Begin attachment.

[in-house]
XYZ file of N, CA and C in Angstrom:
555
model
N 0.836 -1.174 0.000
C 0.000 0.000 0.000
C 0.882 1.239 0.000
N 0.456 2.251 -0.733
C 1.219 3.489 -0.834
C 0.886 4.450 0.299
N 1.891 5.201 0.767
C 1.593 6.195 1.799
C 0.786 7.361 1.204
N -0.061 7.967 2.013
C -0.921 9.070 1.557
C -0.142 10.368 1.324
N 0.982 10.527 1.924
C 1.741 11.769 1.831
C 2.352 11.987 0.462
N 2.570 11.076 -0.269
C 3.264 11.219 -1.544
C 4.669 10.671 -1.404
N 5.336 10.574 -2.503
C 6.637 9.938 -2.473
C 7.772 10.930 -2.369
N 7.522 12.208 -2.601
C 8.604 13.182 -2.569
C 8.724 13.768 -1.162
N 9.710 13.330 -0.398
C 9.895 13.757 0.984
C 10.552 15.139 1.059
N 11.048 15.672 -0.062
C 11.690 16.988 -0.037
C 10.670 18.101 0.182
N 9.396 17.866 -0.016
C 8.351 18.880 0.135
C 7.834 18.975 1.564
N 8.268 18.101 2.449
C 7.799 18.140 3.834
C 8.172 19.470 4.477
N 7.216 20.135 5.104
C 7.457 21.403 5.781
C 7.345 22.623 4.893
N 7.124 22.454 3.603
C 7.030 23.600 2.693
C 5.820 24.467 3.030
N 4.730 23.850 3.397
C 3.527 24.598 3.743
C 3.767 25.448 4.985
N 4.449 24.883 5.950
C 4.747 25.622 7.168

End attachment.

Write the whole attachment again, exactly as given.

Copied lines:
[in-house]
XYZ file of N, CA and C in Angstrom:
555
model
N 0.836 -1.174 0.000
C 0.000 0.000 0.000
C 0.882 1.239 0.000
N 0.456 2.251 -0.733
C 1.219 3.489 -0.834
C 0.886 4.450 0.299
N 1.891 5.201 0.767
C 1.593 6.195 1.799
C 0.786 7.361 1.204
N -0.061 7.967 2.013
C -0.921 9.070 1.557
C -0.142 10.368 1.324
N 0.982 10.527 1.924
C 1.741 11.769 1.831
C 2.352 11.987 0.462
N 2.570 11.076 -0.269
C 3.264 11.219 -1.544
C 4.669 10.671 -1.404
N 5.336 10.574 -2.503
C 6.637 9.938 -2.473
C 7.772 10.930 -2.369
N 7.522 12.208 -2.601
C 8.604 13.182 -2.569
C 8.724 13.768 -1.162
N 9.710 13.330 -0.398
C 9.895 13.757 0.984
C 10.552 15.139 1.059
N 11.048 15.672 -0.062
C 11.690 16.988 -0.037
C 10.670 18.101 0.182
N 9.396 17.866 -0.016
C 8.351 18.880 0.135
C 7.834 18.975 1.564
N 8.268 18.101 2.449
C 7.799 18.140 3.834
C 8.172 19.470 4.477
N 7.216 20.135 5.104
C 7.457 21.403 5.781
C 7.345 22.623 4.893
N 7.124 22.454 3.603
C 7.030 23.600 2.693
C 5.820 24.467 3.030
N 4.730 23.850 3.397
C 3.527 24.598 3.743
C 3.767 25.448 4.985
N 4.449 24.883 5.950
C 4.747 25.622 7.168